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date: 26 February 2020

Abstract and Keywords

In the 1820s and 1830s, when Russia’s encounter with Romanticism primarily took place, it was a culture caught in a complex debate about its own identity. Russian literature developed late and was dependent at first on that of Ukraine and Poland, and later Western Europe, especially France and England. Russian culture had to somehow map broadly European issues and movements on to its own reality. Romantic concepts and tropes such as the bold, brooding individual, the focus on interiority, the embrace of the irrational, and the breaking of previous conventions had political as well as artistic import in Russia. But the Romantic period in Russian literature is indelibly linked with the Caucasus. Romanticism appeared at the point when Russians first agreed that they now had a literature they could call their own, one that did not consist merely of translations and borrowings. The so-called ‘southern theme’ relating to the Caucasus and to exile was instrumental in this affirmation of a Russian national literature.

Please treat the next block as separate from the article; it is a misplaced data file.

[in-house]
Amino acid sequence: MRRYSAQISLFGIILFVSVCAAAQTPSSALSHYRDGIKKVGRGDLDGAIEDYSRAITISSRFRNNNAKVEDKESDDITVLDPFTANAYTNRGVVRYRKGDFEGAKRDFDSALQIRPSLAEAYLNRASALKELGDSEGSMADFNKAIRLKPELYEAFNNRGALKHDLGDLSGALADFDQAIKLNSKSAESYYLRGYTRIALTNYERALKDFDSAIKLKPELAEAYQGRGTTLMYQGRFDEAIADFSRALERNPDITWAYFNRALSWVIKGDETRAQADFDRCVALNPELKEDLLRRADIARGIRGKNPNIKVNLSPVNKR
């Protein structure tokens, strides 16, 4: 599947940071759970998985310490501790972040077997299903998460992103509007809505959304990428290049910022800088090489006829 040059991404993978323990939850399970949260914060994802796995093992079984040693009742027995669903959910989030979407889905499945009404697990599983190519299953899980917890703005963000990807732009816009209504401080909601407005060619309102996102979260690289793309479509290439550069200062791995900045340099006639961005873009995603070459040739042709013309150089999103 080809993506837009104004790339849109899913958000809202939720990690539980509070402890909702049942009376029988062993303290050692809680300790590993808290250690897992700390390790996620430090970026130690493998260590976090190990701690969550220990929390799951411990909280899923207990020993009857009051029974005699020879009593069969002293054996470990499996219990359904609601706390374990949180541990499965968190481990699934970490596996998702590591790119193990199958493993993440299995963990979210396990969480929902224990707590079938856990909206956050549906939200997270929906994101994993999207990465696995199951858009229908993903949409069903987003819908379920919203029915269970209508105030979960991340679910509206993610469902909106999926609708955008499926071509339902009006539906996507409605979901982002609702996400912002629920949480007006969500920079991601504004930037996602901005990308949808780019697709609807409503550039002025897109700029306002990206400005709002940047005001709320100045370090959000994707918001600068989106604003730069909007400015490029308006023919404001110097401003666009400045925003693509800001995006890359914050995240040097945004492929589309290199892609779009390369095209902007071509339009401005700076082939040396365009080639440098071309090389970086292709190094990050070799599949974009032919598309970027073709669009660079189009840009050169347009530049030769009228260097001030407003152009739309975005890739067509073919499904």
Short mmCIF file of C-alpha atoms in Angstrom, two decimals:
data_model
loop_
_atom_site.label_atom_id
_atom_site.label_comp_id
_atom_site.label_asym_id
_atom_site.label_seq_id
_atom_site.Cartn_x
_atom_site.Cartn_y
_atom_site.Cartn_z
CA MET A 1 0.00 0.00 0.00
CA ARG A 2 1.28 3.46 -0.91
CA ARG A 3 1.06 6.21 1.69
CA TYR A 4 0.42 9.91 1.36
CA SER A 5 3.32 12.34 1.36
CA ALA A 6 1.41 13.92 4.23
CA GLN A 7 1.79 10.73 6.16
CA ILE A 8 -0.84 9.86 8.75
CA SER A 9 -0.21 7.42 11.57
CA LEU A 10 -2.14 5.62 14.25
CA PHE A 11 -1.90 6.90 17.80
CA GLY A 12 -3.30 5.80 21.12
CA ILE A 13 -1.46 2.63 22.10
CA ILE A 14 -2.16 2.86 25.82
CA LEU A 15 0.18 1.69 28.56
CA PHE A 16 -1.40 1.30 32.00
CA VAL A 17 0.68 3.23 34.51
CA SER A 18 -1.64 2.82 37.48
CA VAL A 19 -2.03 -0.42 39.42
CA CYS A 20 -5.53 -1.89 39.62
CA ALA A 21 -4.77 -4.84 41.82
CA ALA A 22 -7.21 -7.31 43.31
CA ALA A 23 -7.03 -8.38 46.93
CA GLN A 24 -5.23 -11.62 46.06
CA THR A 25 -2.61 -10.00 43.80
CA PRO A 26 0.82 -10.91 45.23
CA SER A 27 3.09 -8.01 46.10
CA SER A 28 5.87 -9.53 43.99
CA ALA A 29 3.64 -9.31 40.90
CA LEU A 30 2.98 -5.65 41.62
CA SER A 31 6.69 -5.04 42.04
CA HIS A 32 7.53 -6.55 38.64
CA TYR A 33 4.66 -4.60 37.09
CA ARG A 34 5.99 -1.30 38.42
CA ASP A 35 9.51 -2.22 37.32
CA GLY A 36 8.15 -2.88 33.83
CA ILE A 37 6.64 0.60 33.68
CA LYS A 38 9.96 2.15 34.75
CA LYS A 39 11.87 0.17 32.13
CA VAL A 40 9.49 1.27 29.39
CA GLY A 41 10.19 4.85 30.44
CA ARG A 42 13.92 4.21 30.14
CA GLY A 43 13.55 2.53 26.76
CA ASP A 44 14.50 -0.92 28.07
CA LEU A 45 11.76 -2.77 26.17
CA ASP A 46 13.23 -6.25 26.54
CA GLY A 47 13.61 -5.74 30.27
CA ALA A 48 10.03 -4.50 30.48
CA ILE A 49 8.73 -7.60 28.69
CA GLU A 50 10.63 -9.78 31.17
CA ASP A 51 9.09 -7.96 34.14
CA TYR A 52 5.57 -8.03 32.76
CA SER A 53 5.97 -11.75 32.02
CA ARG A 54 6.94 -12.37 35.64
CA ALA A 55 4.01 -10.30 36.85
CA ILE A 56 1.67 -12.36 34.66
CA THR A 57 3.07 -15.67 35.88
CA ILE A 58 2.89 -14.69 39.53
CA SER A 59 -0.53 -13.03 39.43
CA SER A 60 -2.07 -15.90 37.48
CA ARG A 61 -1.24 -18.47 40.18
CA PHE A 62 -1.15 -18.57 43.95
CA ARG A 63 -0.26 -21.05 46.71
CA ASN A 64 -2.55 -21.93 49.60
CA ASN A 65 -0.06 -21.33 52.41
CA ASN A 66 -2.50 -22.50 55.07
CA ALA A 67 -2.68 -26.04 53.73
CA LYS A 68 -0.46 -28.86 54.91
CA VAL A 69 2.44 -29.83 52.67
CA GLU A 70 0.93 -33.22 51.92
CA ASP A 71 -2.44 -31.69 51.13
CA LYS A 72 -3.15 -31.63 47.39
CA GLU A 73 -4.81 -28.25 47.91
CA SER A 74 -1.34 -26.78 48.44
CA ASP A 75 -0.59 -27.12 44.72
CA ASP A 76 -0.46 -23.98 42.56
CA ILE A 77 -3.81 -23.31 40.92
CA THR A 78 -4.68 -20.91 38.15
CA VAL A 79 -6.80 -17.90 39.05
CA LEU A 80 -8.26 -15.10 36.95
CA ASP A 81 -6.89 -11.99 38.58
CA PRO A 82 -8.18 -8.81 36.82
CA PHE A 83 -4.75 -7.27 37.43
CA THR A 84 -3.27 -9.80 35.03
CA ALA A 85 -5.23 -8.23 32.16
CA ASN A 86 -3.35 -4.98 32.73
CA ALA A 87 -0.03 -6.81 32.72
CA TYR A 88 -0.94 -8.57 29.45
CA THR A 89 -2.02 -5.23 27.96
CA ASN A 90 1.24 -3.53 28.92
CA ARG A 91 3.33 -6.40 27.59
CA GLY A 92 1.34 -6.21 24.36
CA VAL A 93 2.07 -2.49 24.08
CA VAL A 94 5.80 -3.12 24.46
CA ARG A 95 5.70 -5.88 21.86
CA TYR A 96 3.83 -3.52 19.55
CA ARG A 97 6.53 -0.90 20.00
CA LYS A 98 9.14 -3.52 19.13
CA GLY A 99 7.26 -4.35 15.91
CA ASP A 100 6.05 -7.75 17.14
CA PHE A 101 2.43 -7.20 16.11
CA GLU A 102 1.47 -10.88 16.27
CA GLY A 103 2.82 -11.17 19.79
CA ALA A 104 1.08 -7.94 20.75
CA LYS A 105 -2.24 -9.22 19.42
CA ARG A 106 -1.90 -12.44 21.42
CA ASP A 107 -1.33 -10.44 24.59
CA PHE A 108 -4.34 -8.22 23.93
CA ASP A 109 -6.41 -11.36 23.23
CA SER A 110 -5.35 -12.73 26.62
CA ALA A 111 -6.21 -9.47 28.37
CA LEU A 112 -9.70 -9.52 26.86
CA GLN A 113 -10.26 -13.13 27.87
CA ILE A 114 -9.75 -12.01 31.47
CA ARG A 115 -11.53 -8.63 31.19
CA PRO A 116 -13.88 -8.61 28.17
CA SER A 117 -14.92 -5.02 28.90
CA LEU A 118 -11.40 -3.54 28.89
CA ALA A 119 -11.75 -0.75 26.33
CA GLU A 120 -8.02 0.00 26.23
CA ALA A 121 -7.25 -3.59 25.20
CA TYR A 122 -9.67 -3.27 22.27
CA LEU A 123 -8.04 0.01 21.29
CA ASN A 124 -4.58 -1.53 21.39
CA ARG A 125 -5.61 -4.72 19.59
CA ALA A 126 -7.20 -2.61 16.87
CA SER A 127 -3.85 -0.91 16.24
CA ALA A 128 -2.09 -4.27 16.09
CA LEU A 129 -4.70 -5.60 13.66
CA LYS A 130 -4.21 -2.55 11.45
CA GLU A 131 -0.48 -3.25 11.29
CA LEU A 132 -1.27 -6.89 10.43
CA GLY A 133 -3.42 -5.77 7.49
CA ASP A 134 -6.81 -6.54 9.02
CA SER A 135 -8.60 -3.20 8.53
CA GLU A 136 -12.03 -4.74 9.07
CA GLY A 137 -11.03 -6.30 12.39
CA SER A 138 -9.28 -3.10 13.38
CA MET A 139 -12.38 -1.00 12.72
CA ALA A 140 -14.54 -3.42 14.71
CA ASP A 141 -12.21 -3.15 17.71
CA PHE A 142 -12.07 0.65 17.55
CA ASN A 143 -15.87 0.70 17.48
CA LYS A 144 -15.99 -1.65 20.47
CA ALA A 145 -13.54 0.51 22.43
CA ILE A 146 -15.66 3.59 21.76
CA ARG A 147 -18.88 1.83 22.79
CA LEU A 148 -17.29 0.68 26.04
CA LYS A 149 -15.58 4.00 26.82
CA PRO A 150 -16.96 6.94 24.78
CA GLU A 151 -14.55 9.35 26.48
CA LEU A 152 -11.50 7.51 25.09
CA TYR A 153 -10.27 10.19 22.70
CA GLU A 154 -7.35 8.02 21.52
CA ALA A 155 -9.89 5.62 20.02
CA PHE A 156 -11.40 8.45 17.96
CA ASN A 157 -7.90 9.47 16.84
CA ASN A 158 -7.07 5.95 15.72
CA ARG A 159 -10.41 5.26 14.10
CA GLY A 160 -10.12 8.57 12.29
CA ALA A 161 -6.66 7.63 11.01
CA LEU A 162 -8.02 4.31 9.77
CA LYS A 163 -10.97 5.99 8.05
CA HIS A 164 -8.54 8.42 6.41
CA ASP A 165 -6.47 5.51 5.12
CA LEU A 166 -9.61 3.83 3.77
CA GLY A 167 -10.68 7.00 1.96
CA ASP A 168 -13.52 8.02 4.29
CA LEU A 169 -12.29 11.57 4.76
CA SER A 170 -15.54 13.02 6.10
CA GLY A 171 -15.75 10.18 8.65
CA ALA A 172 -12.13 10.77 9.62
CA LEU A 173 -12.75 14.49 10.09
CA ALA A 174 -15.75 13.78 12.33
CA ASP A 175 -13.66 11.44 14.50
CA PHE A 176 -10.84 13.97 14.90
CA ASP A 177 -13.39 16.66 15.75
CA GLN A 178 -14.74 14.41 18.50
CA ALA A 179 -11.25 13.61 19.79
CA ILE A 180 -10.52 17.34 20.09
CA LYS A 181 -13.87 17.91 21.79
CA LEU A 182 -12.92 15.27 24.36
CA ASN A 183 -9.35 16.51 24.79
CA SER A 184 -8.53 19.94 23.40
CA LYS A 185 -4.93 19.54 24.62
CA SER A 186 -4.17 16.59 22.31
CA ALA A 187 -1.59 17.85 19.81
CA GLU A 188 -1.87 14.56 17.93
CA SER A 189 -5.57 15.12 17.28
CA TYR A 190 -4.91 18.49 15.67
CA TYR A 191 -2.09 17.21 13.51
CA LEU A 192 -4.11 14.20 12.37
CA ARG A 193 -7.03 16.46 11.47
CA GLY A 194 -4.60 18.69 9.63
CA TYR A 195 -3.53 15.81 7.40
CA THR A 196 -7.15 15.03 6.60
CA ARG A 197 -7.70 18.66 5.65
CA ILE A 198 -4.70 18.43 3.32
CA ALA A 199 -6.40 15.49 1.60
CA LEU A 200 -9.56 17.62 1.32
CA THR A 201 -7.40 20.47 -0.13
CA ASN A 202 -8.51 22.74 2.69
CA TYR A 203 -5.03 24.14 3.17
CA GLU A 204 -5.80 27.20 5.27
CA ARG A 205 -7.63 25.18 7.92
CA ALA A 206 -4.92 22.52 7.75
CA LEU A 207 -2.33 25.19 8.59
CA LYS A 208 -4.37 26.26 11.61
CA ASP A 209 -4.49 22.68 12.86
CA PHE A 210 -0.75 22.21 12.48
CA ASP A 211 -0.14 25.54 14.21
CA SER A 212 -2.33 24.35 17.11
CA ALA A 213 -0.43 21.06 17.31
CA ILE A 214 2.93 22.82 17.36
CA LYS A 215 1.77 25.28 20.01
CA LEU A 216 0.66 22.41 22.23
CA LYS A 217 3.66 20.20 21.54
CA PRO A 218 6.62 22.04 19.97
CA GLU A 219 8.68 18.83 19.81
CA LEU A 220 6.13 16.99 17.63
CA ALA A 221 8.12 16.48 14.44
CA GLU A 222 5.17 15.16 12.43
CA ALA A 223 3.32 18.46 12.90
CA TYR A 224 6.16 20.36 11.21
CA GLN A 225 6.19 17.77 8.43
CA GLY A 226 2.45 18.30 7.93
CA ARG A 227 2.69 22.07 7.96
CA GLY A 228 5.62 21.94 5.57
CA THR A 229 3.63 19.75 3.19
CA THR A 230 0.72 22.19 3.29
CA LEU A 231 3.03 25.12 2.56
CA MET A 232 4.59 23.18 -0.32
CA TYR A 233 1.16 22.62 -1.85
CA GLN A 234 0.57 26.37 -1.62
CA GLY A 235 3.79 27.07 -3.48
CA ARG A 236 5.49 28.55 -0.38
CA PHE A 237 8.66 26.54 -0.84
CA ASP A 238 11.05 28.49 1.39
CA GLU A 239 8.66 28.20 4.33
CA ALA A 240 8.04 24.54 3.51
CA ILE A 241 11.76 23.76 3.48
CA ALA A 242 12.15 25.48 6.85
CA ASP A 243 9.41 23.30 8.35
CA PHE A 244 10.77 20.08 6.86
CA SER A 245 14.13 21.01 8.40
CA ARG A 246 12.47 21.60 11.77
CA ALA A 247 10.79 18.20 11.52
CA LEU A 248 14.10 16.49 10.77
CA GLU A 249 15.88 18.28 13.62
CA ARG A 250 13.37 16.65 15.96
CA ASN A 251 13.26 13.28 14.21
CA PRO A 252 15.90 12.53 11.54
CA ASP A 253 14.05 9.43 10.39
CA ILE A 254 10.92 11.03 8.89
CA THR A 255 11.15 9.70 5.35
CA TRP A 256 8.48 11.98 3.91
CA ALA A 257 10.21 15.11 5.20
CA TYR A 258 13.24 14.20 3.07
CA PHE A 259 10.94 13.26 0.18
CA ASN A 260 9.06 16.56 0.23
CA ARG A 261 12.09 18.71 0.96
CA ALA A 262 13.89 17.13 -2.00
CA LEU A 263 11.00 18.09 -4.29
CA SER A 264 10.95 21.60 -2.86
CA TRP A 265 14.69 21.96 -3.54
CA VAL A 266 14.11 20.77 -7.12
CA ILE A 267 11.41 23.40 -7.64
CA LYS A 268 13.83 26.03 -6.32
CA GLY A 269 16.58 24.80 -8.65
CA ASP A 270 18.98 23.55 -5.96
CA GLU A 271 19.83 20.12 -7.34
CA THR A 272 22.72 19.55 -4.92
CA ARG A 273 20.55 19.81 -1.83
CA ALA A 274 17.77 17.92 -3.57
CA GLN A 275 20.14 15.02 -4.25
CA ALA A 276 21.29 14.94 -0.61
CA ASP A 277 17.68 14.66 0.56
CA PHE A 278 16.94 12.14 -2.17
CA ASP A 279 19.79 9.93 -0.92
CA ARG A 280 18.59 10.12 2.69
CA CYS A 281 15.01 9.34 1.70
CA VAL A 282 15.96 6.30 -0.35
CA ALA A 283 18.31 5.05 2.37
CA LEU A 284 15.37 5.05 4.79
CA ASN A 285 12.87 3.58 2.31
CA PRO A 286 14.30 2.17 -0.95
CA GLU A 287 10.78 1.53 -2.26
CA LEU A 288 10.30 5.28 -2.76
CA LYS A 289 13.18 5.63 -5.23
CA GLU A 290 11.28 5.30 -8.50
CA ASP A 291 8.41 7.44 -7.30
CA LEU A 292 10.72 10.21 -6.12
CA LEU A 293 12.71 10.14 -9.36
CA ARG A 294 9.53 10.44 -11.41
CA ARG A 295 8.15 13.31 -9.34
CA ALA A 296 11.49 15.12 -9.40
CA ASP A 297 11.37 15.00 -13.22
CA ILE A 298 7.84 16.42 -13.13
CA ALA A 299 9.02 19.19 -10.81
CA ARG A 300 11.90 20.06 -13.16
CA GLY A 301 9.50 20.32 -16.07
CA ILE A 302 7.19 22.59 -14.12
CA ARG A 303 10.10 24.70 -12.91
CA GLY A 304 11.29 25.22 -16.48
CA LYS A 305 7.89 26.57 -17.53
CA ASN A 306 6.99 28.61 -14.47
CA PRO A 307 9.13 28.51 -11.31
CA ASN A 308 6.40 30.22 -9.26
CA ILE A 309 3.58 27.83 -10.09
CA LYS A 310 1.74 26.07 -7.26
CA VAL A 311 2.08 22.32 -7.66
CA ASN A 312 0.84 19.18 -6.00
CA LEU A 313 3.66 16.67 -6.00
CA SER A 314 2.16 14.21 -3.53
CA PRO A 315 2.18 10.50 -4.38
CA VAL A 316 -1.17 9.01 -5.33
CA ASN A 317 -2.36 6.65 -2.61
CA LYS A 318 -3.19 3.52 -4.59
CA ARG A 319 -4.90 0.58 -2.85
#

Keywords: Nationalism, Europe, interiority, genre, exile, Caucasus, politics.

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